A critique looks like an essay, but it is shorter, less factual and more opinionated. This paper is set up in a format that includes an intro, a body of text and the conclusion. It usually does not include bulleted points, charts or images. It consists of words that state how one person feels about a literary piece of work.
You must write the critique in a formal way of speaking. You cannot use too many colloquialisms or make references that few people understand. The way you discuss a book to your friends is not the way you discuss it in formal writing. Use complete sentences, include details and remain courteous to the writer.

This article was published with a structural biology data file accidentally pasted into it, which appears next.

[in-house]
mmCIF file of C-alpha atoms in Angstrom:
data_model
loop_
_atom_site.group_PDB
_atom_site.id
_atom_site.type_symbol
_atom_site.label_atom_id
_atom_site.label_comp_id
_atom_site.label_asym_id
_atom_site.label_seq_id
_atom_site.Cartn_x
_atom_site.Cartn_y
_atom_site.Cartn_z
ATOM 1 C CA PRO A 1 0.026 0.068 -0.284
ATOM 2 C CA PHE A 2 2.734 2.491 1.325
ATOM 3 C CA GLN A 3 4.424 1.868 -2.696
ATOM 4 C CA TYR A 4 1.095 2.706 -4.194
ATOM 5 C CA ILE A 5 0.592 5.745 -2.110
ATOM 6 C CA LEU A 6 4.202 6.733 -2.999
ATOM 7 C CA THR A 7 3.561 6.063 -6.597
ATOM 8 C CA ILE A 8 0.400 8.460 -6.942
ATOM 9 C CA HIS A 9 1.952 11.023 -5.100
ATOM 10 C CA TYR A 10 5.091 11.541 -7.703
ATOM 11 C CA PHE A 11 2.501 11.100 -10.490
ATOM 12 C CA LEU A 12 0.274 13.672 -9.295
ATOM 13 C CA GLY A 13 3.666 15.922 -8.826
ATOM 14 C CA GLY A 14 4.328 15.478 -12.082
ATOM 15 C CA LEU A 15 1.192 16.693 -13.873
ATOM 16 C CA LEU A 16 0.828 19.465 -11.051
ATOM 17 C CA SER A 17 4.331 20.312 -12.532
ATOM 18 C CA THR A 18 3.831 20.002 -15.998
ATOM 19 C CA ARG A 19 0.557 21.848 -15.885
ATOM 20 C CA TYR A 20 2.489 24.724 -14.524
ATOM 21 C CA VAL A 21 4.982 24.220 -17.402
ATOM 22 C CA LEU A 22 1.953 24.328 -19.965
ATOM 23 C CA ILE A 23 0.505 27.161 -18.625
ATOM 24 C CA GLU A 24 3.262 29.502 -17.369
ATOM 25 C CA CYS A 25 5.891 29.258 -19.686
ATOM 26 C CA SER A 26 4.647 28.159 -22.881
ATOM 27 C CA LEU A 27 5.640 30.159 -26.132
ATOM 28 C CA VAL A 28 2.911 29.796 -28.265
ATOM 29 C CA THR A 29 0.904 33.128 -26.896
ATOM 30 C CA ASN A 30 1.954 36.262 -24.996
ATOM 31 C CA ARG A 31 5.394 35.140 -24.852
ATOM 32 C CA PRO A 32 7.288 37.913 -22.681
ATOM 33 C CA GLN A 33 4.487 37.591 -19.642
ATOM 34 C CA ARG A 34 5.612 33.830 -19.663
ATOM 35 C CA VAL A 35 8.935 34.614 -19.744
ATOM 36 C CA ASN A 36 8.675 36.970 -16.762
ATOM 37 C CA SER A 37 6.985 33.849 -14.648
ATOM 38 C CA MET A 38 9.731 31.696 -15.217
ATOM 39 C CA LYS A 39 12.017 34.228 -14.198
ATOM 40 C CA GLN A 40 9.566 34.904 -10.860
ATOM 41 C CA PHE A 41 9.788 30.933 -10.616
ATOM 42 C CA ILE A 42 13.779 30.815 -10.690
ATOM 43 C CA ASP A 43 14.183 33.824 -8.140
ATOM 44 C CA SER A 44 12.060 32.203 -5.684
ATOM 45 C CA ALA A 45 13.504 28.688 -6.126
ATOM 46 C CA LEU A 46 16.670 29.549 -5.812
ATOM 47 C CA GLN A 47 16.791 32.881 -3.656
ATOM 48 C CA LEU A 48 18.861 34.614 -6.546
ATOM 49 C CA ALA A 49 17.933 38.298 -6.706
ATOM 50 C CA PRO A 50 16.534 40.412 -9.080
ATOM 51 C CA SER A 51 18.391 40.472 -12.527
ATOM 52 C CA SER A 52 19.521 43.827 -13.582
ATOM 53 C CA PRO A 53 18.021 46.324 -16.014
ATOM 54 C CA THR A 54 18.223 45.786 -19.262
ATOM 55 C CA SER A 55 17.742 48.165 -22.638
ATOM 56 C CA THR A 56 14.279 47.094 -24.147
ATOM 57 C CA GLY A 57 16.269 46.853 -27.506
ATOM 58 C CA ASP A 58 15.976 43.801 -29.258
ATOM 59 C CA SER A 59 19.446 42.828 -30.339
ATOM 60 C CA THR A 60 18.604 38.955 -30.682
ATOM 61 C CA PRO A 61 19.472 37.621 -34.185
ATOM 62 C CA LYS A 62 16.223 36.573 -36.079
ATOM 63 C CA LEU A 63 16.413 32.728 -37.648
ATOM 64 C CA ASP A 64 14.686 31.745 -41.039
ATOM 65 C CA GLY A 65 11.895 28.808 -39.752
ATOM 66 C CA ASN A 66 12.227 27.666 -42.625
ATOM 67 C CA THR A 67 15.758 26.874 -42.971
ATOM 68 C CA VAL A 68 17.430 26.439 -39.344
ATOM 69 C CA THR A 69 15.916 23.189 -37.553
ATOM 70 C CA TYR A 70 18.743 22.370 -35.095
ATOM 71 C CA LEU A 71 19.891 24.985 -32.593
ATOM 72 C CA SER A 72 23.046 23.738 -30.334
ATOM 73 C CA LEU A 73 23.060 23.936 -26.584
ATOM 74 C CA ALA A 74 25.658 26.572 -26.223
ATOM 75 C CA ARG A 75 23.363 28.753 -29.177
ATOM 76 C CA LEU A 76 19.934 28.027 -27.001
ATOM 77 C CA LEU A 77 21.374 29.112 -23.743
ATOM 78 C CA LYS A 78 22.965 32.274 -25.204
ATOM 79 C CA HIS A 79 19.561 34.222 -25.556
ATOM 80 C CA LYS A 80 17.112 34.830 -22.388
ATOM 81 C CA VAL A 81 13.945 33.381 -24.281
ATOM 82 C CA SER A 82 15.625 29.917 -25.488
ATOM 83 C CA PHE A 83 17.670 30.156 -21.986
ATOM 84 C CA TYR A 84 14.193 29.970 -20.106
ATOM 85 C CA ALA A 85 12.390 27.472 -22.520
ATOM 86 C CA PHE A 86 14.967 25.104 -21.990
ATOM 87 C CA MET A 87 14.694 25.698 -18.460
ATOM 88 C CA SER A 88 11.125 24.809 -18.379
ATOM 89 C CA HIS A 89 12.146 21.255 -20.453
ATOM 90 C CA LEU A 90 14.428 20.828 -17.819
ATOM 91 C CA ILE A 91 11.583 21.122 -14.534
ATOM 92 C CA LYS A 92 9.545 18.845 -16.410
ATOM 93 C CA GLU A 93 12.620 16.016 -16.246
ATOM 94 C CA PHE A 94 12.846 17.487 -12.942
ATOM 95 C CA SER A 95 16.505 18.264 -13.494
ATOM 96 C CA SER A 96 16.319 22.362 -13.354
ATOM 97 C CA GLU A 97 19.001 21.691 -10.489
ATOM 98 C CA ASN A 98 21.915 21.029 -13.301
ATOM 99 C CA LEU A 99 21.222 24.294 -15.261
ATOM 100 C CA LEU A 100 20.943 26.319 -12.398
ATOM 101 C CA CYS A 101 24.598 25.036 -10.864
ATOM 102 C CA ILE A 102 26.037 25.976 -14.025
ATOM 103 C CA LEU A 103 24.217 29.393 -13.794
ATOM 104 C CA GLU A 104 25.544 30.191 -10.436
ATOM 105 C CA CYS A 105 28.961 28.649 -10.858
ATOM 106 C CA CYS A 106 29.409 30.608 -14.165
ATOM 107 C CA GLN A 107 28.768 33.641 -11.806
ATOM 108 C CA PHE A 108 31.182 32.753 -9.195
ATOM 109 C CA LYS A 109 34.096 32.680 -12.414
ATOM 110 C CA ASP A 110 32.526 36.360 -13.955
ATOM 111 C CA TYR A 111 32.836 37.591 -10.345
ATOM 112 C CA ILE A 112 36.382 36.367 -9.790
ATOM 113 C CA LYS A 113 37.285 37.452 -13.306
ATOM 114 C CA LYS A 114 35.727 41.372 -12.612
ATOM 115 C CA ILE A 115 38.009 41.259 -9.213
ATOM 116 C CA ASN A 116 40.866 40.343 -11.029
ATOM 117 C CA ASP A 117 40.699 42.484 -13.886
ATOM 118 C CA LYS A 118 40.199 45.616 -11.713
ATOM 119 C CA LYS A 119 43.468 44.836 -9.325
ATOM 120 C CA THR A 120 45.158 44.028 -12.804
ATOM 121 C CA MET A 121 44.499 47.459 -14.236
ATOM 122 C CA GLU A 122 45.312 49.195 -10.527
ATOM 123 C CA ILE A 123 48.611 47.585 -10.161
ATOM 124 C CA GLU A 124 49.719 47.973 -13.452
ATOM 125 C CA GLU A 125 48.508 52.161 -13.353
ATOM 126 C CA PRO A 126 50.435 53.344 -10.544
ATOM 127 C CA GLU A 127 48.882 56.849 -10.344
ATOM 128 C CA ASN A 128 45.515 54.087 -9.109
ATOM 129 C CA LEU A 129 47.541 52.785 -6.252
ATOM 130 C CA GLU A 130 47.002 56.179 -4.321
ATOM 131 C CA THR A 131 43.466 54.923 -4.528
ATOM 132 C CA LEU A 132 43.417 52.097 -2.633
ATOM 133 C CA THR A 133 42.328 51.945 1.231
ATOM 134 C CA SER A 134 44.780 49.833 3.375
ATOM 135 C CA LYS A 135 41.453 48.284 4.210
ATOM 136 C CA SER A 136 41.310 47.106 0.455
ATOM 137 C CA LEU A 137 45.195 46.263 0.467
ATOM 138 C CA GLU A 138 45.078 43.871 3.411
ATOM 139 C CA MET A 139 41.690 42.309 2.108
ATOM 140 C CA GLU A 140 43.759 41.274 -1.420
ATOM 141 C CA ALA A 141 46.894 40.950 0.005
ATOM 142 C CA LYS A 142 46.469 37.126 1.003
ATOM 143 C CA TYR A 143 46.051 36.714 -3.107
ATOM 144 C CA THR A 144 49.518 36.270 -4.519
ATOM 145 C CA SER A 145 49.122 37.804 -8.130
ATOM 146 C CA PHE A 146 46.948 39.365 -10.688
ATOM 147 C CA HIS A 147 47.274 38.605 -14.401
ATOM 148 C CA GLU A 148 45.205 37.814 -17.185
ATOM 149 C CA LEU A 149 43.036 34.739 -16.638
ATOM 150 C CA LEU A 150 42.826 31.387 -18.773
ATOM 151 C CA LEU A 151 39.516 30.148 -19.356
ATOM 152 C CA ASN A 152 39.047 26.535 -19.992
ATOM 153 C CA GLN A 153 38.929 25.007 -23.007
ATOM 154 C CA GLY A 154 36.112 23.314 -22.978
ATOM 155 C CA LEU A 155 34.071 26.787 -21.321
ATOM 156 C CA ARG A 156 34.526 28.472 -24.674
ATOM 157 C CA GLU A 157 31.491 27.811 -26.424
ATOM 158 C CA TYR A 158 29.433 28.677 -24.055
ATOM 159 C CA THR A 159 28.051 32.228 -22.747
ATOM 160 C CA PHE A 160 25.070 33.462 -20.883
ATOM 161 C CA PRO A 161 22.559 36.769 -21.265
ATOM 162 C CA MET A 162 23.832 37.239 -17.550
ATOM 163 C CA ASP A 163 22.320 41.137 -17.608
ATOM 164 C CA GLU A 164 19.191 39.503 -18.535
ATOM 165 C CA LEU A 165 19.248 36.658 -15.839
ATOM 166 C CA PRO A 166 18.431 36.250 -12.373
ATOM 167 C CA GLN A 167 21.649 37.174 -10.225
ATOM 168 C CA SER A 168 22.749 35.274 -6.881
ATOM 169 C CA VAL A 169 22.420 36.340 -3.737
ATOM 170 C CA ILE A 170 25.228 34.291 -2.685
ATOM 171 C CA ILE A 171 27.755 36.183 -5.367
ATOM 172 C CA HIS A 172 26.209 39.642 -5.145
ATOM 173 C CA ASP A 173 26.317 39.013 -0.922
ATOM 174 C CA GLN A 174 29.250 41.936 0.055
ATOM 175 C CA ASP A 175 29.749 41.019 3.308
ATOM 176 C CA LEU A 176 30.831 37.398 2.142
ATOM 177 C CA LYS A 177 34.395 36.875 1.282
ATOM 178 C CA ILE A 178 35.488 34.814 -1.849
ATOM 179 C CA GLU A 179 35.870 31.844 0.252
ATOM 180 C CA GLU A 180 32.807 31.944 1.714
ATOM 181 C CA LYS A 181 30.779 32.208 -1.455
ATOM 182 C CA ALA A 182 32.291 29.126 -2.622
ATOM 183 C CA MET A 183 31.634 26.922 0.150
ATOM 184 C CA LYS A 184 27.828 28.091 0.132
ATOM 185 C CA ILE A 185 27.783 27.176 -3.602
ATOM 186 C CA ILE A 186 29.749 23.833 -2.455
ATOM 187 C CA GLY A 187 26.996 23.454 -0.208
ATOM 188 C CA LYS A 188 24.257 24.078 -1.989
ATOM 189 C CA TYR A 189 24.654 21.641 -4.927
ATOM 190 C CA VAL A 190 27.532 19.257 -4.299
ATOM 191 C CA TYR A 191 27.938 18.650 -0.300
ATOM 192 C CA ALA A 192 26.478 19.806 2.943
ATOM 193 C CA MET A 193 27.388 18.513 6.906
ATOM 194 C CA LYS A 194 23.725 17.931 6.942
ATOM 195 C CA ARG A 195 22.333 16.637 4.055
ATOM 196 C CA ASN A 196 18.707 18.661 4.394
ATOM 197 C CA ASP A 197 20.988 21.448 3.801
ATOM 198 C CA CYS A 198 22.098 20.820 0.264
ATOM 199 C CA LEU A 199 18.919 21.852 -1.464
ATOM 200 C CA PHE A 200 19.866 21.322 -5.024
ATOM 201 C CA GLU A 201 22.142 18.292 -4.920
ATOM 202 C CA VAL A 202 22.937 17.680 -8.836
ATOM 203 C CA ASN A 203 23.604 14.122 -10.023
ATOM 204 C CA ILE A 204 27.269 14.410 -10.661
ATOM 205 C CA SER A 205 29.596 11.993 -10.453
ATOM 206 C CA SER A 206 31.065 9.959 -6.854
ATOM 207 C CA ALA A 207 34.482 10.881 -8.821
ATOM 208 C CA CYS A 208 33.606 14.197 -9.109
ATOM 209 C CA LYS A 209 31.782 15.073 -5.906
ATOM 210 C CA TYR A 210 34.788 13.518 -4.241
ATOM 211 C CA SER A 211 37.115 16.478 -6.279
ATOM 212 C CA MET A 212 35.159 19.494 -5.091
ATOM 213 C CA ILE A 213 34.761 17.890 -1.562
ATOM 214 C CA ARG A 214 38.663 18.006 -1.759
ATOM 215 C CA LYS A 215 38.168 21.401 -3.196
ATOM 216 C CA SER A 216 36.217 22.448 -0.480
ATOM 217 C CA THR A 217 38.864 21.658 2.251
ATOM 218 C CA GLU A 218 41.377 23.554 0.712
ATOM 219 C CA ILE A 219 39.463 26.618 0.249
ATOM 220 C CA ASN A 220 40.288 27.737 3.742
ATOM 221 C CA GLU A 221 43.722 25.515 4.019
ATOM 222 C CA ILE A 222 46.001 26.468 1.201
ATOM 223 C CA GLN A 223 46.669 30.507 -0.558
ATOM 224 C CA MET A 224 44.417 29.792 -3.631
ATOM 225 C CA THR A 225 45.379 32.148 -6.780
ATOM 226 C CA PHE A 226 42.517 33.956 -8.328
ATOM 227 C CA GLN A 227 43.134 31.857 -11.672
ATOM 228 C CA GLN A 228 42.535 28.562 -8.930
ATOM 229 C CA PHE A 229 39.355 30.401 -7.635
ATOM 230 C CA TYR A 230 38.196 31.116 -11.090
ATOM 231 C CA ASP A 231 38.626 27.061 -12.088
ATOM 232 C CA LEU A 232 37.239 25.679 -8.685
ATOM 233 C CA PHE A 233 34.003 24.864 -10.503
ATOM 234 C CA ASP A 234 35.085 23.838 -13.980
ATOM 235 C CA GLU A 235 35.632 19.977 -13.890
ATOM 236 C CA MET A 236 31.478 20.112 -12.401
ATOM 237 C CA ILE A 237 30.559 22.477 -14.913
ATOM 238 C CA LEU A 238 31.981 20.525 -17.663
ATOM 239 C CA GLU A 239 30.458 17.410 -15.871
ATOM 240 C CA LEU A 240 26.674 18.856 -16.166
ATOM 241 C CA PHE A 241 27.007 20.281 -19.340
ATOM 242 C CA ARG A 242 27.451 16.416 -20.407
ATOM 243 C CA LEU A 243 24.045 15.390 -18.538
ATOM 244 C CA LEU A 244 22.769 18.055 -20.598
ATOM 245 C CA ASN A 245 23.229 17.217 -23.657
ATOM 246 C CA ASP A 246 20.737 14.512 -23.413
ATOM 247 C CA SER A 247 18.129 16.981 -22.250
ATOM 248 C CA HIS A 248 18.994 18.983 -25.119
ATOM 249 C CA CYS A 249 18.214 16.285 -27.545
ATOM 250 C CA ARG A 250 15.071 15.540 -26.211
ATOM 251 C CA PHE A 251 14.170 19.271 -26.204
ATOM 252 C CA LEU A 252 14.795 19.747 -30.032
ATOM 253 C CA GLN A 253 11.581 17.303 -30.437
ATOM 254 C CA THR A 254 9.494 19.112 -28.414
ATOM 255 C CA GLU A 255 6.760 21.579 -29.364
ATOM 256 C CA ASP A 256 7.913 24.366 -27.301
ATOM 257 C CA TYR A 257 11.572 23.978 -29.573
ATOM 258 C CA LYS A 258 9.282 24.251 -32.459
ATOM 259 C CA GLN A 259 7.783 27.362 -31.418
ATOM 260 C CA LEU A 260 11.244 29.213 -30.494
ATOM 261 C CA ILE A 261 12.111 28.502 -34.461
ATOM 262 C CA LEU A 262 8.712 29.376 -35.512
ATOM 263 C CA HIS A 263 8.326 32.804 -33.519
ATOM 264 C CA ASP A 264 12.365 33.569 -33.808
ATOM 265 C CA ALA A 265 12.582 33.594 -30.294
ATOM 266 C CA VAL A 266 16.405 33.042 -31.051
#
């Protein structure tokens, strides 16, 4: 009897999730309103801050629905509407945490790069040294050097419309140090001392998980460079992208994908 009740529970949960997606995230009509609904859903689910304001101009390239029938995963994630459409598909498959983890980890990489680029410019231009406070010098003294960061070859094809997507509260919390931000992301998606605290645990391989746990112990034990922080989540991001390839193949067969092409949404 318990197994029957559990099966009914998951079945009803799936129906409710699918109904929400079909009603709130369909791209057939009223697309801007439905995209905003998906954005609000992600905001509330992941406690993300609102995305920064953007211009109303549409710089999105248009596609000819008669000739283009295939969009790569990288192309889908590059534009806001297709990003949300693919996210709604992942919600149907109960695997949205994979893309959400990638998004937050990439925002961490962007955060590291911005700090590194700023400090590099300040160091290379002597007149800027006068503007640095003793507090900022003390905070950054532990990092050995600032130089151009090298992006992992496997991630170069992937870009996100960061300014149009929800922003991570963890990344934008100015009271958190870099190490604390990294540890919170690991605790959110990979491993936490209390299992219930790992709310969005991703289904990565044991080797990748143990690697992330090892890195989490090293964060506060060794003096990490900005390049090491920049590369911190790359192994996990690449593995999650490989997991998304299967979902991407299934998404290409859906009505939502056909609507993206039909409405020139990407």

Examples are the most important parts of written critiques. For people who have not read the book, include examples or snippets to help them understand your interpretation. For instance, if you want to talk about certain characteristics of Hamlet, such as his courage or cleverness, include scenes to prove your point. The more examples you include, without giving away the spoilers, the more illustrated your writing becomes.